1and1internet/ubuntu-16-apache                            ubuntu-16-apache                                4                                       [OK]
1and1internet/ubuntu-16-nginx-php-5.6-wordpress-4         ubuntu-16-nginx-php-5.6-wordpress-4             4                                       [OK]
1and1internet/ubuntu-16-sshd                              ubuntu-16-sshd                                  2                                       [OK]
pivotaldata/ubuntu                                        A quick freshening-up of the base Ubuntu doc…   2
1and1internet/ubuntu-16-healthcheck                       ubuntu-16-healthcheck                           0                                       [OK]
pivotaldata/ubuntu-gpdb-dev                               Ubuntu images for GPDB development              0
smartentry/ubuntu                                         ubuntu with smartentry                          0                                       [OK]
ossobv/ubuntu
...

As you can see, in the OFFICIAL column, OK stands for an image built and supported by the company behind the project. When you identify the image you want  to use, use the pull subcommand to download it to your computer.

The following command will download the official ubuntu image to your computer:

# docker pull ubuntu

The following output will be returned:

Output
Using default tag: latest
latest: Pulling from library/ubuntu
7b98dfc16071: Pull complete
5001a1209541: Pull complete
7319fc68c576: Pull complete
b24603670dc3: Pull complete
98f170c87c6f: Pull complete
Digest: sha256:6f4bdc3467537cbbe663e80db2c4ec95d548a9145d64453b06939c4592d67b6d
Status: Downloaded newer image for ubuntu:latest

After the download, use the run subcommand run to run a container using the downloaded image. Same as in the hello-world example, if an image has not been downloaded while executing docker with the run subcommand, the first thing that the Docker client will do is download the image, and after that, run a container using it.

Type the command provided below to see the downloaded images:

# docker images

The output will look like the following:

Output
REPOSITORY          TAG                 IMAGE ID            CREATED             SIZE
ubuntu              latest              213a43faa138        3 weeks ago         81.3MB
hello-world         latest              e48bc07ac18e        1 months ago        1.86kB

As shown later in this tutorial, you can modify images used to run containers. Moreover, you can use them to generate new images, which you can upload (push in technical language) to Docker Hub or other Docker registries.

Step Five — How to Run a Docker Container

The container hello-world is an example of a container which runs and exits having emitted a test message. However, containers can be interactive and more useful. As mentioned before, they are like virtual machines, yet more resource-friendly.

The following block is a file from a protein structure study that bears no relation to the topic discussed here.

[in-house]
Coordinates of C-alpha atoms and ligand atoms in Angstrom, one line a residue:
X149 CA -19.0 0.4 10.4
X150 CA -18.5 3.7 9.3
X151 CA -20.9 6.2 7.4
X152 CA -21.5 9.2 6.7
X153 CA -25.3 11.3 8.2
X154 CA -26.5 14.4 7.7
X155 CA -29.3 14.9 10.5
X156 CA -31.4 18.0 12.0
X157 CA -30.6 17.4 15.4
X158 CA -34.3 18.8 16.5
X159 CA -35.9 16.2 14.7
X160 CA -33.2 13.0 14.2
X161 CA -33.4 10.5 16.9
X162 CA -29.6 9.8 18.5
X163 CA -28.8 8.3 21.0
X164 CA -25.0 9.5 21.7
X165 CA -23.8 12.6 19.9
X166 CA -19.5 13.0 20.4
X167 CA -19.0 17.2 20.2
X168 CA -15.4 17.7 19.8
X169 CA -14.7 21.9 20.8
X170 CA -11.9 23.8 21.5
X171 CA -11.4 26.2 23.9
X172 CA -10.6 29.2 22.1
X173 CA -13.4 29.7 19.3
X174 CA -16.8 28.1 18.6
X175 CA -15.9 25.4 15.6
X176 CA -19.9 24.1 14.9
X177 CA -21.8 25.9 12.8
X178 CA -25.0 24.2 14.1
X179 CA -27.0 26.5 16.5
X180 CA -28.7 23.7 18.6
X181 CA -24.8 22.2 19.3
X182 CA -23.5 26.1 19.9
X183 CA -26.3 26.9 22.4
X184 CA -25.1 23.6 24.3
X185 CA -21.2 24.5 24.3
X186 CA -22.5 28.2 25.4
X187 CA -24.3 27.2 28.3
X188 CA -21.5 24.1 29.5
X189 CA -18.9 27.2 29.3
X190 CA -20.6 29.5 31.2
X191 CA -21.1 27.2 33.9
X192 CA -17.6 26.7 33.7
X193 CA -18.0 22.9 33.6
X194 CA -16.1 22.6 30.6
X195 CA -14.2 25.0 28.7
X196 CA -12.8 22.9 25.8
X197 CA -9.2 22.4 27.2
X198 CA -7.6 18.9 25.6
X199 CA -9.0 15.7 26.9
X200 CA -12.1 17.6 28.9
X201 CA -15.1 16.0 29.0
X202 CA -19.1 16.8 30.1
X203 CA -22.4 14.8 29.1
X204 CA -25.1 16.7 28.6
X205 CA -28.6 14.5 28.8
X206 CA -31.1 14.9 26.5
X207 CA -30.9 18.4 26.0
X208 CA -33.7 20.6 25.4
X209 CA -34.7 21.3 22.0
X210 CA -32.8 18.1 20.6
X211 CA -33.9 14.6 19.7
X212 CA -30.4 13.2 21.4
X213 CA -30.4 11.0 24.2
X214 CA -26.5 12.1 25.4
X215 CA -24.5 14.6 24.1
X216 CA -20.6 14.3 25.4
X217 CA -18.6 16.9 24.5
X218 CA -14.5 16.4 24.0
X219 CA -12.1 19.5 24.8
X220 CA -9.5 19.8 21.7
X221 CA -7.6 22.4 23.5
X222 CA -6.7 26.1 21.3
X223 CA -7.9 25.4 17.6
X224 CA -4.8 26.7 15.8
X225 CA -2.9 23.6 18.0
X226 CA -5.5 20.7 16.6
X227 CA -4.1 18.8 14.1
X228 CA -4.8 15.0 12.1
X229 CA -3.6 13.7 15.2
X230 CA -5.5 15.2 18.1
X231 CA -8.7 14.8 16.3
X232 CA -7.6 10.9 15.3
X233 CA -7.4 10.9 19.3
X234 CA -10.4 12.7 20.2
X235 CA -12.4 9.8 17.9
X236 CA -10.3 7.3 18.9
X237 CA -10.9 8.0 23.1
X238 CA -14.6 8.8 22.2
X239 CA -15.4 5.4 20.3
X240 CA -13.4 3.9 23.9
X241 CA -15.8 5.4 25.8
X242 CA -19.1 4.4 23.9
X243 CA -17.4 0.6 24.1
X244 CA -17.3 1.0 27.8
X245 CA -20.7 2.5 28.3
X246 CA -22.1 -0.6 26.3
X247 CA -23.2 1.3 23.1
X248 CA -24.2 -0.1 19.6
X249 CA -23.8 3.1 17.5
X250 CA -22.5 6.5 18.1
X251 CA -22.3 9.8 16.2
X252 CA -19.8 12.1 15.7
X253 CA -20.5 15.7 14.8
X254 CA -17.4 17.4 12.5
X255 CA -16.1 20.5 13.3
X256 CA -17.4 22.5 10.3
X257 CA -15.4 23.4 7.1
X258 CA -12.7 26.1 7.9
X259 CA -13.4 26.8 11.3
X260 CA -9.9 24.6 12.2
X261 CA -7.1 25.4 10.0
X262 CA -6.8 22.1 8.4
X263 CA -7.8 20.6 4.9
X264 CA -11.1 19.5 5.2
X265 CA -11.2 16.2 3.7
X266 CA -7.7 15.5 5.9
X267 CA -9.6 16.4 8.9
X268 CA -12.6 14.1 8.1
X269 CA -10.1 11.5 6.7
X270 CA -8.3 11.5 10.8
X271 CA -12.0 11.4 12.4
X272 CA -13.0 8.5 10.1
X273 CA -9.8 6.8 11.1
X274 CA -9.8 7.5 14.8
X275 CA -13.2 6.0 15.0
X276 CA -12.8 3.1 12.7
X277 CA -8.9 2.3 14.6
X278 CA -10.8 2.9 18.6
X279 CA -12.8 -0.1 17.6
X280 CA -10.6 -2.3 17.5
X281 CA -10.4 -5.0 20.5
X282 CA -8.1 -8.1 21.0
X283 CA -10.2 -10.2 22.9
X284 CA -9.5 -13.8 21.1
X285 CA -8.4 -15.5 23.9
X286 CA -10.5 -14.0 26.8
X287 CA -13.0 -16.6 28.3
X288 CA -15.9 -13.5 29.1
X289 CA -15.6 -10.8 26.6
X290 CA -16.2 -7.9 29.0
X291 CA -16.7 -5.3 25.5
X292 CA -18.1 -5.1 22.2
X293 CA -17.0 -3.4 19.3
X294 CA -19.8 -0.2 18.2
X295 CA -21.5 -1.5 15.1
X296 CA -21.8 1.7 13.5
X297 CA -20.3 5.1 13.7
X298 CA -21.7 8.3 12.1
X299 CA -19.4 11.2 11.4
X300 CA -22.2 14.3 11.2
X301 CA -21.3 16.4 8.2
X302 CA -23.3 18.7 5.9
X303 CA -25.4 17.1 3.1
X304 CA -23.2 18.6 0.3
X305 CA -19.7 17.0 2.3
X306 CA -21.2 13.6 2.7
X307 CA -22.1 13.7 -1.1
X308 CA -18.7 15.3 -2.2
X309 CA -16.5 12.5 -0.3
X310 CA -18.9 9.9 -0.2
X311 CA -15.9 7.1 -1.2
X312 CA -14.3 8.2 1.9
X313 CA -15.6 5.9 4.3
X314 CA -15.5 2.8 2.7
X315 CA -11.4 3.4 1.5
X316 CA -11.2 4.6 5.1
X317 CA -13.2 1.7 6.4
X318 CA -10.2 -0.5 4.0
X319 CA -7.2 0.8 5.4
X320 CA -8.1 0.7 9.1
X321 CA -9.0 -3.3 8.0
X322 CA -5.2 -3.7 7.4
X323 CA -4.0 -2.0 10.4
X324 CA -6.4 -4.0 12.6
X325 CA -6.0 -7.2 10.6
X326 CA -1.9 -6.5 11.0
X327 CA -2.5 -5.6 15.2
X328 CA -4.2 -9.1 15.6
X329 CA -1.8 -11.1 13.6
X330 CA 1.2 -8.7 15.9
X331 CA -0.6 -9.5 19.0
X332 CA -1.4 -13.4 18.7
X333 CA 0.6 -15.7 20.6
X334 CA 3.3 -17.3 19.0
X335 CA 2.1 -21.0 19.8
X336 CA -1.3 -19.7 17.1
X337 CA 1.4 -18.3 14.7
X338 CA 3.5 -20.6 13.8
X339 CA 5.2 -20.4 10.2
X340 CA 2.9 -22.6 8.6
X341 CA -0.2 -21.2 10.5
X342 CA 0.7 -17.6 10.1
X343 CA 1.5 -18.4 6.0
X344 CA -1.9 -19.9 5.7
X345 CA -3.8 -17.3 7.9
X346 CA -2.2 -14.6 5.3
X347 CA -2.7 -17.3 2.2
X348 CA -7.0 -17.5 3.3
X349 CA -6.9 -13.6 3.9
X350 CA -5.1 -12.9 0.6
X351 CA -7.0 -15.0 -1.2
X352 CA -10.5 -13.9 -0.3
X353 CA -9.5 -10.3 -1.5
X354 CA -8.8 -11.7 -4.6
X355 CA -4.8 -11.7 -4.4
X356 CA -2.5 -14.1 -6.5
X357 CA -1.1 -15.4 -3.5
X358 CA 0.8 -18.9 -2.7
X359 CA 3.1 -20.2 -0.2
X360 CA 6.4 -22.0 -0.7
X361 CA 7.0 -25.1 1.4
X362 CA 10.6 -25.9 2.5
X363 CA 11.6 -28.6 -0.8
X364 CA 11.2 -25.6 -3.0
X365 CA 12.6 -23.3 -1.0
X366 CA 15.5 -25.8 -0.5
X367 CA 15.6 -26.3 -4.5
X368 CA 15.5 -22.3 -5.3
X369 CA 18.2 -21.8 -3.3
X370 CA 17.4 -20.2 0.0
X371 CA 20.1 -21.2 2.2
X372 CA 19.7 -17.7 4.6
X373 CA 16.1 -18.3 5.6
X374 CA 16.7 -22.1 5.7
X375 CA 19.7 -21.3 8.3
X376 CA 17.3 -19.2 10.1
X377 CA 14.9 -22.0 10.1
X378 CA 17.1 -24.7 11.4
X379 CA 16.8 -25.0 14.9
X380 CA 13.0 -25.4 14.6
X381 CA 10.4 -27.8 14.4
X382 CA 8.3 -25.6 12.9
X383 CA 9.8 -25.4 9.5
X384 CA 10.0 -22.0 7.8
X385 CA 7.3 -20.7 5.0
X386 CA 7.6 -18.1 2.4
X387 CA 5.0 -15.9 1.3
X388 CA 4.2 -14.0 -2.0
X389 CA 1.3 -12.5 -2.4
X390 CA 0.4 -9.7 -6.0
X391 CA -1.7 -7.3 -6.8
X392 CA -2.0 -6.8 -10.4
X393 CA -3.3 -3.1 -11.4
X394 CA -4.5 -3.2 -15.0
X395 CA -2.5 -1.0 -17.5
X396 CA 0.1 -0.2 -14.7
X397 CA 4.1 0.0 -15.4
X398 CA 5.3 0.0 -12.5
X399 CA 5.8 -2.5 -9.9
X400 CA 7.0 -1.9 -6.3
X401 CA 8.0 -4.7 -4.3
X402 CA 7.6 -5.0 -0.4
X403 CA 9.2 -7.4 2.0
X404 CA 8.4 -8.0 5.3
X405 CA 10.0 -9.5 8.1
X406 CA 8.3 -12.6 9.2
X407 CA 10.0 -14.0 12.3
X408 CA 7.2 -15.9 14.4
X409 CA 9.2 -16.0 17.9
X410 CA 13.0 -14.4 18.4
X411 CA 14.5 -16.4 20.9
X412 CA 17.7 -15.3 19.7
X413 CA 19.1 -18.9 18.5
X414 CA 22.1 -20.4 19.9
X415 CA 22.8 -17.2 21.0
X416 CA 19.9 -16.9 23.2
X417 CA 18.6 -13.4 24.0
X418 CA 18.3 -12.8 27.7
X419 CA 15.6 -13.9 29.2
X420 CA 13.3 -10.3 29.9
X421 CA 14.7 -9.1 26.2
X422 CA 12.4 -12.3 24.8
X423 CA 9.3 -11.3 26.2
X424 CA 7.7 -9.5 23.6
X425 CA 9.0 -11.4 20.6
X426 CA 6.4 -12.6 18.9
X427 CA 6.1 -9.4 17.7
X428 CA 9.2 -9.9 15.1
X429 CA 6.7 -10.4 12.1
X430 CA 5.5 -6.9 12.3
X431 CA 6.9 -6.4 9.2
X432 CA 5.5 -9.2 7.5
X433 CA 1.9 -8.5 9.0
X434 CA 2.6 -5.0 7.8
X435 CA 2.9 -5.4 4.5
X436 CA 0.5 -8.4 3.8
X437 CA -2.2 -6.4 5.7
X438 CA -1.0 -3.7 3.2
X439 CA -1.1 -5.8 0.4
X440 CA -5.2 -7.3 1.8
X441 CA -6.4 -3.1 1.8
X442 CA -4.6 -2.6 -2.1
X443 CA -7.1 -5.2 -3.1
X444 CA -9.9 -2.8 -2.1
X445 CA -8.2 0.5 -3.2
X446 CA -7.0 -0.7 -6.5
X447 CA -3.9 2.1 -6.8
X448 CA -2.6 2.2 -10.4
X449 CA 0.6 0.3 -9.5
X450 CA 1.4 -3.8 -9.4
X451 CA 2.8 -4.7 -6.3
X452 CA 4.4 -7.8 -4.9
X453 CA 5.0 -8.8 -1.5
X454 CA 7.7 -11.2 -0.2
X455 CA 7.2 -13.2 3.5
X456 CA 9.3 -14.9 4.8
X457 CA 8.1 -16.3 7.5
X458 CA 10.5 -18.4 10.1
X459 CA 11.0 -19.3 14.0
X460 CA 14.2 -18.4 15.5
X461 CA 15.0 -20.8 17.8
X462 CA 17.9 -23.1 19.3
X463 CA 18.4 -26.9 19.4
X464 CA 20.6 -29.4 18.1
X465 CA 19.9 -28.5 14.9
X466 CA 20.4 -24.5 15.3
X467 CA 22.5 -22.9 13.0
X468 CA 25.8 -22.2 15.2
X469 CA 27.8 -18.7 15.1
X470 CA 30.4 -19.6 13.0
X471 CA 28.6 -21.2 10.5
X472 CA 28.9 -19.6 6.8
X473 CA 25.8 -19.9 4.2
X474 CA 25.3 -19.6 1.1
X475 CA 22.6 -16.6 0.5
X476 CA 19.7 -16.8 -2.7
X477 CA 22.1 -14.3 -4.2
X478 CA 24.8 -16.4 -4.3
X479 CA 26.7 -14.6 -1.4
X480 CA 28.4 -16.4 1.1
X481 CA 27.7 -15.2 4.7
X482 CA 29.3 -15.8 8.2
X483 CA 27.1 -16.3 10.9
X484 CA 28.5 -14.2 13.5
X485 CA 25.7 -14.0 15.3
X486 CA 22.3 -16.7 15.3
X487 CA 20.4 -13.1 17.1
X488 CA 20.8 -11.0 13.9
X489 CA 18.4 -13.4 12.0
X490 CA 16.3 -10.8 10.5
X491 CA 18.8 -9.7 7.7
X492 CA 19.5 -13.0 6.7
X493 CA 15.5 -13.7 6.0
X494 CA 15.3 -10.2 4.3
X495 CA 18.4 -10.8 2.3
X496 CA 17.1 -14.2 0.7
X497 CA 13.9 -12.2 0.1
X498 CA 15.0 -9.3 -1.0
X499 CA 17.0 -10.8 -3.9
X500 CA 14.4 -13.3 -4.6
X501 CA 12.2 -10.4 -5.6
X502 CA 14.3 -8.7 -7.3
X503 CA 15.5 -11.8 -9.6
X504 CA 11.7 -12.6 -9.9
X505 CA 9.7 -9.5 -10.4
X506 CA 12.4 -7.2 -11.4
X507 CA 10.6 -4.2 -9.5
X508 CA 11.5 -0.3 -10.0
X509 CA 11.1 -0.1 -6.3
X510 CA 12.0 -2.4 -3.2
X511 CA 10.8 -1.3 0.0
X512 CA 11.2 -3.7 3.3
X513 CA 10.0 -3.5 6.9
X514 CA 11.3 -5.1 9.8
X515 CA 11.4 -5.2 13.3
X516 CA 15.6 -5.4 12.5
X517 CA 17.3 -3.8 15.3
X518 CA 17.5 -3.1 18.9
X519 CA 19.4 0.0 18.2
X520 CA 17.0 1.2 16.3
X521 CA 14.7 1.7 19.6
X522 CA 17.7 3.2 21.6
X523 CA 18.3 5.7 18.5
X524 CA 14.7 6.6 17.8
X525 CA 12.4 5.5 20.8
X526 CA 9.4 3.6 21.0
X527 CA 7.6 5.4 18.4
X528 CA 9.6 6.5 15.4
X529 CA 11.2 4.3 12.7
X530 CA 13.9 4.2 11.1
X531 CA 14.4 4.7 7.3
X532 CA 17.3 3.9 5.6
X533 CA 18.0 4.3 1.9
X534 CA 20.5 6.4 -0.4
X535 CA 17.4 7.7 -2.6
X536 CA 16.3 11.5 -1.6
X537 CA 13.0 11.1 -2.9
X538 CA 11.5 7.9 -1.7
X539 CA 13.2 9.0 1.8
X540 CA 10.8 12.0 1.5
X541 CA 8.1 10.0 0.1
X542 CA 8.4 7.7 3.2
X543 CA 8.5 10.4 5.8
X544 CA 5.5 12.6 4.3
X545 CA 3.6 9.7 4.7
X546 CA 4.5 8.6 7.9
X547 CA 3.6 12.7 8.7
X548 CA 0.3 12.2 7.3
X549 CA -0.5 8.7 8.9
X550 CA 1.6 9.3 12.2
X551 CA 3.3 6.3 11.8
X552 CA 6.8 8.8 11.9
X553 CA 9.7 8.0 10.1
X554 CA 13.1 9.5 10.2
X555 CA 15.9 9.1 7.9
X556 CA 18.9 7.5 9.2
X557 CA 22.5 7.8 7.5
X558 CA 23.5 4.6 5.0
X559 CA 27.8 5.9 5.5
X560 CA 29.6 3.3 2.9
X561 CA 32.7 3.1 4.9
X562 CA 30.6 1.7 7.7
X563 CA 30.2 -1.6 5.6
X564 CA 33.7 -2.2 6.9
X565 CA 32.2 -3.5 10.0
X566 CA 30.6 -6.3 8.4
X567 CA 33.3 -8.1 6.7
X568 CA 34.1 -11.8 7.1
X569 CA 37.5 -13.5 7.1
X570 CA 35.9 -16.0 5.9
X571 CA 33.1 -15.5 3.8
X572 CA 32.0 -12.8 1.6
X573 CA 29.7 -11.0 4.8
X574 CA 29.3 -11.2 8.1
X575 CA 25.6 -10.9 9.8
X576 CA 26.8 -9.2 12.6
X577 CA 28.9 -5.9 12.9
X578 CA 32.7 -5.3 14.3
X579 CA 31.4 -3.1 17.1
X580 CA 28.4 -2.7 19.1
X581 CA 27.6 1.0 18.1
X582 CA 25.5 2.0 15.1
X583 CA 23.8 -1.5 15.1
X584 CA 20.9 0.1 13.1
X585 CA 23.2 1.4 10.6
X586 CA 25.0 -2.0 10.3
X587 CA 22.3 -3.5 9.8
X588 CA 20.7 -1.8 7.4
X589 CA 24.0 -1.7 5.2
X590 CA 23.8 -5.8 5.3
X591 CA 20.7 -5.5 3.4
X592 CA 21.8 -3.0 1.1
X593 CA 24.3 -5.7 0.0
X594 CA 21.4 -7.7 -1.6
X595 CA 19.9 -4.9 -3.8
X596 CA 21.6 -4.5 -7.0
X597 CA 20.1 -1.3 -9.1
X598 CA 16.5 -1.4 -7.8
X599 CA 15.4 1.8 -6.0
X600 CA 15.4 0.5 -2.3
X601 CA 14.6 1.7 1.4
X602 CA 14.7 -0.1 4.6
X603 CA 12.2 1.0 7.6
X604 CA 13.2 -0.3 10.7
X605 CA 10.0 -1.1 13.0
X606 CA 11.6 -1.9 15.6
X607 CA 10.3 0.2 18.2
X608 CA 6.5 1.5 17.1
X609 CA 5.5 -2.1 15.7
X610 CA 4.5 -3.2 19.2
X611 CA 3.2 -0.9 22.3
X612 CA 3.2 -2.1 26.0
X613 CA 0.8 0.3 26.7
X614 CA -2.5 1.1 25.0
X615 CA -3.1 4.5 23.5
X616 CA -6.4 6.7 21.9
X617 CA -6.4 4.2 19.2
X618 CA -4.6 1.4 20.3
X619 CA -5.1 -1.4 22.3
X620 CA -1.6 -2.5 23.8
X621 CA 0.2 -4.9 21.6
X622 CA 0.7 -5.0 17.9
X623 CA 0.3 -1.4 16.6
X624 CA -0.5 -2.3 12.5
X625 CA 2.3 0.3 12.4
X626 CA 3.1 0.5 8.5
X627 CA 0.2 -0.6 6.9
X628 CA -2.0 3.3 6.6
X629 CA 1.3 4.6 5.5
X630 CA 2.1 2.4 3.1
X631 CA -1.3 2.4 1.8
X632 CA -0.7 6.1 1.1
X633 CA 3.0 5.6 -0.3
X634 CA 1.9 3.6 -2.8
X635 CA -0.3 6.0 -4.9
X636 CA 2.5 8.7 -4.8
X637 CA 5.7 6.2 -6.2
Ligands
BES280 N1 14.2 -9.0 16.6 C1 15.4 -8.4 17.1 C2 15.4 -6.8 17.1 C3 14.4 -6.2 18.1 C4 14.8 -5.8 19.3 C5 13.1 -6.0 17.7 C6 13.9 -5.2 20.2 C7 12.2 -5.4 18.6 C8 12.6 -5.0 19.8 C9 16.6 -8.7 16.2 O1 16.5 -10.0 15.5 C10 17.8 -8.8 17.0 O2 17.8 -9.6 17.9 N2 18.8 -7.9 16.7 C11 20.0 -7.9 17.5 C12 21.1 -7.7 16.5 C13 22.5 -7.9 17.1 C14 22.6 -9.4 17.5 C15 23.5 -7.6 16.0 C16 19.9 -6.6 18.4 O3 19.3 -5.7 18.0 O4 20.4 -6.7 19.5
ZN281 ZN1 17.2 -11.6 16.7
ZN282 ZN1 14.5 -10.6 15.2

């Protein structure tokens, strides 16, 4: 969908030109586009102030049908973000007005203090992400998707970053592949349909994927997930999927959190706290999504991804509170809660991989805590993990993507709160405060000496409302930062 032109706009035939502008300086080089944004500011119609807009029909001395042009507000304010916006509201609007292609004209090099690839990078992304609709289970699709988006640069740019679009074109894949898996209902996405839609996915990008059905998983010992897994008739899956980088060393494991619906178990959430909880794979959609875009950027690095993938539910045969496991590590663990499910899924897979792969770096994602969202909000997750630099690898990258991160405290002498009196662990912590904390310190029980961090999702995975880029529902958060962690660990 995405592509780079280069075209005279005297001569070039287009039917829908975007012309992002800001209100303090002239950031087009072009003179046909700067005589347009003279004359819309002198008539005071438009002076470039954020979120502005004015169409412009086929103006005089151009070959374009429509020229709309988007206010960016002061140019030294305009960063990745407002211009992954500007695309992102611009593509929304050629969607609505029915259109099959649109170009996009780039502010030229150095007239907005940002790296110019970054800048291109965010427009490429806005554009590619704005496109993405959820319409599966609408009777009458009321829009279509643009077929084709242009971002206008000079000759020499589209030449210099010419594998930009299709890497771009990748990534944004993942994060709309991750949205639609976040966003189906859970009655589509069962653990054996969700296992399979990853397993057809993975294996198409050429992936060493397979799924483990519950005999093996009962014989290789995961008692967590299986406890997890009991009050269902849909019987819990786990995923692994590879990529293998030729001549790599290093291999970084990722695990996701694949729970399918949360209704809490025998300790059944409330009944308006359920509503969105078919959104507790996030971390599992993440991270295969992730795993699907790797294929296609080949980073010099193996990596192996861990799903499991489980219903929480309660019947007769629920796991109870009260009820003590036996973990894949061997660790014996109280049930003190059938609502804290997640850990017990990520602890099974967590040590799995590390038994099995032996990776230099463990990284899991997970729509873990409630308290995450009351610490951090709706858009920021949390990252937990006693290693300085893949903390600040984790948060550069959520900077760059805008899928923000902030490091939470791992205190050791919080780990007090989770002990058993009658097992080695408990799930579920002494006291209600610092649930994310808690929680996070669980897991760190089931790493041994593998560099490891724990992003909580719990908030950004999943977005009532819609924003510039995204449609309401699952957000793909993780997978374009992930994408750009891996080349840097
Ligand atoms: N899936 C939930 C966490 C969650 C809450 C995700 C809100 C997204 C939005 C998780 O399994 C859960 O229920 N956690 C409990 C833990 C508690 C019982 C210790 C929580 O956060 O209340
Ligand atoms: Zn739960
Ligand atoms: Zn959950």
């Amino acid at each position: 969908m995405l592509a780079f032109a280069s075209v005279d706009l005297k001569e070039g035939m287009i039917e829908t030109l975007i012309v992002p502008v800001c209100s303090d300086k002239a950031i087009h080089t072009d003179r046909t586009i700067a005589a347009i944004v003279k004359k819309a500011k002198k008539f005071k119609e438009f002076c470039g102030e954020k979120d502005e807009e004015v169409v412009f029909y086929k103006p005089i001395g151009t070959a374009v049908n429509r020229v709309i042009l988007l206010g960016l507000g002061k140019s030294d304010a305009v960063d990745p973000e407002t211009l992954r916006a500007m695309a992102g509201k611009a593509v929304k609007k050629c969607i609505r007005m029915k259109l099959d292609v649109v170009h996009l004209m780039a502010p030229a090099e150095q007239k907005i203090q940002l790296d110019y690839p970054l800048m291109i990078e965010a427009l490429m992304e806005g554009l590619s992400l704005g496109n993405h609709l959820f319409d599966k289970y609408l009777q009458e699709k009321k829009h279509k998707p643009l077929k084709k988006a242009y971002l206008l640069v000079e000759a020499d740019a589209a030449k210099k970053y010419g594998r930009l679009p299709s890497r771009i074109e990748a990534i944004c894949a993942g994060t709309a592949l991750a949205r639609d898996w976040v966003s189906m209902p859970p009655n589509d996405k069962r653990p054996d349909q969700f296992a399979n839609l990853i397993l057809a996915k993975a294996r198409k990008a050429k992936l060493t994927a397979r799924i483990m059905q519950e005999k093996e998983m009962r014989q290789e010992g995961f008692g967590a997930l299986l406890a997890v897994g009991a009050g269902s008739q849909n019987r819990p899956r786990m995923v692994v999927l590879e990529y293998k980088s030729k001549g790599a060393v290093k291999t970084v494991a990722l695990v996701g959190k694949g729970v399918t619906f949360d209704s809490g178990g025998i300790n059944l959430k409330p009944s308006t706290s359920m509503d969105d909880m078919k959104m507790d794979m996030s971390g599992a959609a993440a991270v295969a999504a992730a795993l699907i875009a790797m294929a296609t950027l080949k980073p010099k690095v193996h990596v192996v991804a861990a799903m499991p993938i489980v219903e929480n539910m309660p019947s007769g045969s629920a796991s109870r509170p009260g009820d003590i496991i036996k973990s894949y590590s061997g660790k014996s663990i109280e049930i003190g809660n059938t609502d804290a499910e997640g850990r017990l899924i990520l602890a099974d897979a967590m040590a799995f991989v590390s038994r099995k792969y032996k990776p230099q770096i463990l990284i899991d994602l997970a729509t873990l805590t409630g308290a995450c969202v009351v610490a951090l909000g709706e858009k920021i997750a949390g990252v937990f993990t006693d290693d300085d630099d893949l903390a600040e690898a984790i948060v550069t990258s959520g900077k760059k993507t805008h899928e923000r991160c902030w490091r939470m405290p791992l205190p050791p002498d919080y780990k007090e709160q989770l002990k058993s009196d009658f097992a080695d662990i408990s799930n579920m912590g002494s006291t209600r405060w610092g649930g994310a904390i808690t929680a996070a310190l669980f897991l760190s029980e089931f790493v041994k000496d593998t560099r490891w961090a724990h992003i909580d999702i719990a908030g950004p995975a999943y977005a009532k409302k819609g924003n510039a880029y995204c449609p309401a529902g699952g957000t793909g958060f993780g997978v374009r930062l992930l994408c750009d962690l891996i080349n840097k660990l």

See the example of how to run a container with the latest Ubuntu image. You can get interactive shell access into the container by using the combination of the -i and -t switches:

# docker run -it ubuntu

Your command prompt should take the form shown below. This way, it will reflect the fact that you work inside the container:

Output
root@d9b200f2f636:/#

Pay attention to the container id reflected in the command prompt. Remeber it. In our example, the id is d9b100f2f636. This ID will be needed later to identify the container when you need to remove it.

Now any command can be run inside the container. As an example, you can update the package database inside the container. What is notable, there is no need to use sudo prefix because you operate inside the container as the root user:

root@d9b200f2f631:/# apt update

After that install any application inside it. As an example, we install Node.js:

root@d9b200f2f631:/# apt install nodejs

This command will install Node.js from the official Ubuntu repository in the container. After the installation, check the installation status of Node.js:

root@d9b200f2f631:/# node -v

Your terminal will return the version number:

Output
v8.10.0

Please note thay any alteration made inside the container applies only to that container.

If you need to exit the container, simply type exit at the prompt.

To learn how to manage the containers on our system, see the below sections.

Step Six — How to Manage Docker Containers

In the process of use, many active (running) and inactive containers will be stored on your computer. To see those that are active, type:

# docker ps

Normally, you should see a similar output:

Output
CONTAINER ID        IMAGE               COMMAND             CREATED             

In our tutorial, two containers have been started; the first from the hello-world image and the second one from the ubuntu image. None of them is running; however, they  exist in  your system.

To check all containers both active and inactive, use docker ps with the -a switch:

# docker ps -a

Normally, you should see a similar output:

d9b200f2f636        ubuntu              "/bin/bash"         About an hour ago   Exited (0) 7 minutes ago                           sharp_volhard
02c950718166        hello-world         "/hello"            About an hour ago   Exited (0) About an hour ago                       festive_williams

To see the container that was created the last, pass it the -l switch:

# docker ps -l
# CONTAINER ID        IMAGE               COMMAND             CREATED             STATUS                      PORTS               NAMES
# d9b200f2f636        ubuntu              "/bin/bash"         About an hour ago   Exited (0) 10 minutes ago                       sharp_volhard

Use docker start to start a stopped container. The command should be followed by the container’s name or the container ID. See how to start the Ubuntu-based container with the ID d9b100f2f636:

# docker start d9b200f2f636

This way, you will start the container. View its status with docker ps: